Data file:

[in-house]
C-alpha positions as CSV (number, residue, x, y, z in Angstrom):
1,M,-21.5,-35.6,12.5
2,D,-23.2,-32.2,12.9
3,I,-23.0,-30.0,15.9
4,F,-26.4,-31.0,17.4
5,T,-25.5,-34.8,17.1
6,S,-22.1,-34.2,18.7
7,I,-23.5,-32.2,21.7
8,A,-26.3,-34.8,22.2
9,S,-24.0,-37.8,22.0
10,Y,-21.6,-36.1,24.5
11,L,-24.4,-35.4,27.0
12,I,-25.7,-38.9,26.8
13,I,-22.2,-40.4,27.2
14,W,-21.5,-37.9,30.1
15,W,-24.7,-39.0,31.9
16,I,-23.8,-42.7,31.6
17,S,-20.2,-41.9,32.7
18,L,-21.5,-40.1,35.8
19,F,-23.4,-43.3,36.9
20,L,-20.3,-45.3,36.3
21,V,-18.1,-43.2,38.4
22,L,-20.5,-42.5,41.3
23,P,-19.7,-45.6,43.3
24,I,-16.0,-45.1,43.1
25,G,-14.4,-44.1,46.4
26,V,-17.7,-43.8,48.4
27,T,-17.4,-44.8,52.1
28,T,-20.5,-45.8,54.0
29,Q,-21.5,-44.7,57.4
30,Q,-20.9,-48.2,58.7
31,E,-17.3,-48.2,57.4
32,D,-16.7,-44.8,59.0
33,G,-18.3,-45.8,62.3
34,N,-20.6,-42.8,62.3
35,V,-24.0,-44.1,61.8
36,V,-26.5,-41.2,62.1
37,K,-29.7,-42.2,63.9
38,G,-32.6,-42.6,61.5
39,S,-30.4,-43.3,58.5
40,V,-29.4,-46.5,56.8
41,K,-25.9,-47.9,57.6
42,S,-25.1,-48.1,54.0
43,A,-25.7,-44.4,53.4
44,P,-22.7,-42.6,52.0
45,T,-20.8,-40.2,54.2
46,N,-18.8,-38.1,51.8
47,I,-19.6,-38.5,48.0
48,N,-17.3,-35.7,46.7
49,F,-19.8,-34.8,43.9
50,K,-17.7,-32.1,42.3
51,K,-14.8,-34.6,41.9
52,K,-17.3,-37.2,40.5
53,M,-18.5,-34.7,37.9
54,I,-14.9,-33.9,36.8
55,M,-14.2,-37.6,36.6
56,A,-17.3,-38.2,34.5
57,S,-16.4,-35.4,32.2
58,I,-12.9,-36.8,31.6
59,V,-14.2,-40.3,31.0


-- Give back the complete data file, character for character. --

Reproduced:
[in-house]
C-alpha positions as CSV (number, residue, x, y, z in Angstrom):
1,M,-21.5,-35.6,12.5
2,D,-23.2,-32.2,12.9
3,I,-23.0,-30.0,15.9
4,F,-26.4,-31.0,17.4
5,T,-25.5,-34.8,17.1
6,S,-22.1,-34.2,18.7
7,I,-23.5,-32.2,21.7
8,A,-26.3,-34.8,22.2
9,S,-24.0,-37.8,22.0
10,Y,-21.6,-36.1,24.5
11,L,-24.4,-35.4,27.0
12,I,-25.7,-38.9,26.8
13,I,-22.2,-40.4,27.2
14,W,-21.5,-37.9,30.1
15,W,-24.7,-39.0,31.9
16,I,-23.8,-42.7,31.6
17,S,-20.2,-41.9,32.7
18,L,-21.5,-40.1,35.8
19,F,-23.4,-43.3,36.9
20,L,-20.3,-45.3,36.3
21,V,-18.1,-43.2,38.4
22,L,-20.5,-42.5,41.3
23,P,-19.7,-45.6,43.3
24,I,-16.0,-45.1,43.1
25,G,-14.4,-44.1,46.4
26,V,-17.7,-43.8,48.4
27,T,-17.4,-44.8,52.1
28,T,-20.5,-45.8,54.0
29,Q,-21.5,-44.7,57.4
30,Q,-20.9,-48.2,58.7
31,E,-17.3,-48.2,57.4
32,D,-16.7,-44.8,59.0
33,G,-18.3,-45.8,62.3
34,N,-20.6,-42.8,62.3
35,V,-24.0,-44.1,61.8
36,V,-26.5,-41.2,62.1
37,K,-29.7,-42.2,63.9
38,G,-32.6,-42.6,61.5
39,S,-30.4,-43.3,58.5
40,V,-29.4,-46.5,56.8
41,K,-25.9,-47.9,57.6
42,S,-25.1,-48.1,54.0
43,A,-25.7,-44.4,53.4
44,P,-22.7,-42.6,52.0
45,T,-20.8,-40.2,54.2
46,N,-18.8,-38.1,51.8
47,I,-19.6,-38.5,48.0
48,N,-17.3,-35.7,46.7
49,F,-19.8,-34.8,43.9
50,K,-17.7,-32.1,42.3
51,K,-14.8,-34.6,41.9
52,K,-17.3,-37.2,40.5
53,M,-18.5,-34.7,37.9
54,I,-14.9,-33.9,36.8
55,M,-14.2,-37.6,36.6
56,A,-17.3,-38.2,34.5
57,S,-16.4,-35.4,32.2
58,I,-12.9,-36.8,31.6
59,V,-14.2,-40.3,31.0